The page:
Texas and Oklahoma banks that lend to drought-stricken farmers will catch a break from the Federal Deposit Insurance Corp. during the next round of exams.

The FDIC said in a memo to those banks that they will not be criticized for altering terms on farm loans. The regulator announced that it is encouraging banks to work with farmers whose crops have been hurt or destroyed by the region's hot, dry summer.

"Efforts to work with borrowers in communities under stress can be consistent with safe and sound banking practices," wrote Nicholas J. Ketcha Jr., director of the FDIC's Dallas regional office, in a letter to bank chief executives.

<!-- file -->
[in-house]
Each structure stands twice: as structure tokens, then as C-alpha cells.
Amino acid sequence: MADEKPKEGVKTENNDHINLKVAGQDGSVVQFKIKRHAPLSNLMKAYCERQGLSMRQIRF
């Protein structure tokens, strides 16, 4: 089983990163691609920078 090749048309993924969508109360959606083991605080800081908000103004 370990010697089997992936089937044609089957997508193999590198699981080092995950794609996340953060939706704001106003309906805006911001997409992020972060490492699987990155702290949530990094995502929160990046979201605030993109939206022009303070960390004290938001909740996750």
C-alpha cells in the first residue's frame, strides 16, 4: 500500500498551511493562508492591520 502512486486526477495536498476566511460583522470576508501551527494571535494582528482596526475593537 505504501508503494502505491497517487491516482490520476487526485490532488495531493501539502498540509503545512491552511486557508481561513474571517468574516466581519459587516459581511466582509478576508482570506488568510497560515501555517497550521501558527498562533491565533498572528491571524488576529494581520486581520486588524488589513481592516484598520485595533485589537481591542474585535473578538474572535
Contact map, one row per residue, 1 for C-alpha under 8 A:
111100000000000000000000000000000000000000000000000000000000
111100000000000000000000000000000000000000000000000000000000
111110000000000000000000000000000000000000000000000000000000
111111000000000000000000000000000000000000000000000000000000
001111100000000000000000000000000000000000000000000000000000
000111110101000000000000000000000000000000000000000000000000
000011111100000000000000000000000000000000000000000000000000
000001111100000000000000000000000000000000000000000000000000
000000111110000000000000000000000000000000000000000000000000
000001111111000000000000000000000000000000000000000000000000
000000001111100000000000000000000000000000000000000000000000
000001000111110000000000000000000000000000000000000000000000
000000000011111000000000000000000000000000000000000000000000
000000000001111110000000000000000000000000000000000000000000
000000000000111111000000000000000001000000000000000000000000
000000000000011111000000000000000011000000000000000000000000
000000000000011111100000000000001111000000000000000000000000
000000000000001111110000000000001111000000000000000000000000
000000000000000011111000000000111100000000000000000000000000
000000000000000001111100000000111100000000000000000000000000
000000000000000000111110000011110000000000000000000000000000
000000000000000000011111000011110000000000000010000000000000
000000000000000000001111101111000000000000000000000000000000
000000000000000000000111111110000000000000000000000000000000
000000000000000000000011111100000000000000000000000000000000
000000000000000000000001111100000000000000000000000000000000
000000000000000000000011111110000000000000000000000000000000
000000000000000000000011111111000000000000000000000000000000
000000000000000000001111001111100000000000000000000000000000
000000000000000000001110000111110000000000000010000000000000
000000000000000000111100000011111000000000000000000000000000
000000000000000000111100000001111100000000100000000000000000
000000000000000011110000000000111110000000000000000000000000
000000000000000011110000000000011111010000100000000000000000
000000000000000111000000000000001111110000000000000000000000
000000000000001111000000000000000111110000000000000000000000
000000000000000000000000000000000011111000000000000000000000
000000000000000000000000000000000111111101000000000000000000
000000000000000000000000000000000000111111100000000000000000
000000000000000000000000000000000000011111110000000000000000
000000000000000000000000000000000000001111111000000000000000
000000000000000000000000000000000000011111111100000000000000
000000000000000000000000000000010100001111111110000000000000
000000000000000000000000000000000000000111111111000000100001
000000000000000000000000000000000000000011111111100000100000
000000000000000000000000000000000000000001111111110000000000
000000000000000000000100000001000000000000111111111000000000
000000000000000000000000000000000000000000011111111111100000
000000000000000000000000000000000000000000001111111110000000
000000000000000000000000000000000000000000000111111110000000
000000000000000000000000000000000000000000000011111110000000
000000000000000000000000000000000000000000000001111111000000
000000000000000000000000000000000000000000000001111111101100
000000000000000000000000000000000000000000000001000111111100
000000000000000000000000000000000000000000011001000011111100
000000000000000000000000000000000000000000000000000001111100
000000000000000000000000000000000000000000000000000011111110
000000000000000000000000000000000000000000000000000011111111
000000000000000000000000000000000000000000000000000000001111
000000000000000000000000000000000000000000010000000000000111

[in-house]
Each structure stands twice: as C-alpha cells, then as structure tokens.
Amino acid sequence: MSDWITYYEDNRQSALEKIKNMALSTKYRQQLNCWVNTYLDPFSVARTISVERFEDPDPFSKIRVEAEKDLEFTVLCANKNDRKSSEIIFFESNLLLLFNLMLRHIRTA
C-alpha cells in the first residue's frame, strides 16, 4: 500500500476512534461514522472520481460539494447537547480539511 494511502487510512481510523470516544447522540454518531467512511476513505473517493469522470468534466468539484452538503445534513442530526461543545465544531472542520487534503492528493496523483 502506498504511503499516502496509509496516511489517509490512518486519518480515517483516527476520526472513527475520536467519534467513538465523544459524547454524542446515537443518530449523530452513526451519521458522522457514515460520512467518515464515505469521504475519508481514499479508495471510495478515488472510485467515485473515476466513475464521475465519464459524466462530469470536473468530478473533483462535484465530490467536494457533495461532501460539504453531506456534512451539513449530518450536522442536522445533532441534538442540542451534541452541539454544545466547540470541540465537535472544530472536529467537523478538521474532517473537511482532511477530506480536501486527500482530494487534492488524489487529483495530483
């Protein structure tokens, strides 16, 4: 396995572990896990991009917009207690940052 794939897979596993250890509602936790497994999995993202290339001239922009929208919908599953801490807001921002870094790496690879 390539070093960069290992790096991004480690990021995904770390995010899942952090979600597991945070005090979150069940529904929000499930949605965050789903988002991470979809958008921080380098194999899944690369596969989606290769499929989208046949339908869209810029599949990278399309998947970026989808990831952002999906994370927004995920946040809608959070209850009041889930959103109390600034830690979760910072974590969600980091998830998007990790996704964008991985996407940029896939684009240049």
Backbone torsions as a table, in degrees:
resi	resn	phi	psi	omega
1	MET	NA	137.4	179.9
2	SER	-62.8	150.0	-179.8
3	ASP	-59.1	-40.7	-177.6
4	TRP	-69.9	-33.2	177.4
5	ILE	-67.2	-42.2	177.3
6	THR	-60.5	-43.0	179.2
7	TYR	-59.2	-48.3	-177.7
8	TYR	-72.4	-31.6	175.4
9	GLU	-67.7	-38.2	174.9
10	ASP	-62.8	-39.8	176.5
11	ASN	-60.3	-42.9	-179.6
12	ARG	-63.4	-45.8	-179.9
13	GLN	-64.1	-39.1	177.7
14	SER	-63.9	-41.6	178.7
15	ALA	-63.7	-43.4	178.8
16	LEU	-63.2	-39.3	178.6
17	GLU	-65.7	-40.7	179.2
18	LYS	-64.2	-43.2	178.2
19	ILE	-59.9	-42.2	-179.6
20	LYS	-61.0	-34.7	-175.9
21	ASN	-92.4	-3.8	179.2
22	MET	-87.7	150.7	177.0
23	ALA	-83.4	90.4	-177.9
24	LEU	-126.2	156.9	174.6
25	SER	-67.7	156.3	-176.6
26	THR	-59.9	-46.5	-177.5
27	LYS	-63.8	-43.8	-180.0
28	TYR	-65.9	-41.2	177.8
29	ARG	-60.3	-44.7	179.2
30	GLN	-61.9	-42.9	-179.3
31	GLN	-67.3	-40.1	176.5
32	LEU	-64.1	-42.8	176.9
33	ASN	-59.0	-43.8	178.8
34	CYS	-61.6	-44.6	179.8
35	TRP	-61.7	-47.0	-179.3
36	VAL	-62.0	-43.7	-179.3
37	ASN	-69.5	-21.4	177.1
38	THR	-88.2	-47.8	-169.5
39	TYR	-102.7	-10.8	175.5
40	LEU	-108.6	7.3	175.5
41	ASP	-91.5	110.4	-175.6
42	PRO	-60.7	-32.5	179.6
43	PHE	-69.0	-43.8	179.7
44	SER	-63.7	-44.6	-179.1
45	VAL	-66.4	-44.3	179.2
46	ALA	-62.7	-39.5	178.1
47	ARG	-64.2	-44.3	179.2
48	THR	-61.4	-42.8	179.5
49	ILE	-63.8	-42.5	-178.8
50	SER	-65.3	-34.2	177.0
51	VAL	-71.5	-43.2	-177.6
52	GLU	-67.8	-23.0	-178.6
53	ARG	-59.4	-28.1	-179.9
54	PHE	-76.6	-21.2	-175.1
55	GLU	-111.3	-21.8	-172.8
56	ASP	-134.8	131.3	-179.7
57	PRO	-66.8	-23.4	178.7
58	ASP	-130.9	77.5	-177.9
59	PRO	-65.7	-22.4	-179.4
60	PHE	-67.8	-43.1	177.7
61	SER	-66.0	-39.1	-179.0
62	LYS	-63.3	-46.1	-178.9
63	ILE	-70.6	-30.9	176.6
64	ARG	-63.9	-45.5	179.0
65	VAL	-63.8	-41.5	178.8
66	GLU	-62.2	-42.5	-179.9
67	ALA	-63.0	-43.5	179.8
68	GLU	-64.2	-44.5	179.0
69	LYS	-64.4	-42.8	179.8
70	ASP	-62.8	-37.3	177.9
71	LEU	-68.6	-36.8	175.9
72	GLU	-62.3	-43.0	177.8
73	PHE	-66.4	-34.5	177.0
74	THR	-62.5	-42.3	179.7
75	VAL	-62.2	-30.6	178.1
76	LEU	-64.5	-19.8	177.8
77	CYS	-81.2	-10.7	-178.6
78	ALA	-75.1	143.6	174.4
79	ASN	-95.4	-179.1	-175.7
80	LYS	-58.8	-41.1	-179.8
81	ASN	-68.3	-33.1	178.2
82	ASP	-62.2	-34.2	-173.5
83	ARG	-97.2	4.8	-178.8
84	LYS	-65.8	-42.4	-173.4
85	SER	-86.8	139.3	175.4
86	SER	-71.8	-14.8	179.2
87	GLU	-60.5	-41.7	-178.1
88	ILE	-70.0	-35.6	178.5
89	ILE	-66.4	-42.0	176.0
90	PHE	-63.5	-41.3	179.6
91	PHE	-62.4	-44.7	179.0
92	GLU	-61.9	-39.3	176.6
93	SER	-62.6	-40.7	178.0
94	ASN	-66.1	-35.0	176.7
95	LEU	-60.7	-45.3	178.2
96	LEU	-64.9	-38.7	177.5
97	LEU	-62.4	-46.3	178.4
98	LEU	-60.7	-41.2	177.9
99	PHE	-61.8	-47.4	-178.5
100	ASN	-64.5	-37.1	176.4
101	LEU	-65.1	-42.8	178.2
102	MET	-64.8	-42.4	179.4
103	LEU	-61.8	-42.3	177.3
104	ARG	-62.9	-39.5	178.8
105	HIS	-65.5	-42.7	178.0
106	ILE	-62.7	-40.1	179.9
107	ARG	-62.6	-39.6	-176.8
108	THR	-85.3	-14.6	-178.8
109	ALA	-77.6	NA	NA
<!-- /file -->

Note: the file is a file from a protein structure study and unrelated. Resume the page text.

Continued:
This month, Texas Banking Commissioner Catherine A. Ghiglieri warned that the drought would lead to loan losses for many banks that lend to farmers. She said she expected regulators would have to downgrade some agriculture lenders to problem status.

Farmers in Texas and Oklahoma have been plagued with dry weather and afternoon temperatures exceeding 100 degrees for most of the summer. State agencies have estimated farmers and ranchers' losses will top $2 billion.

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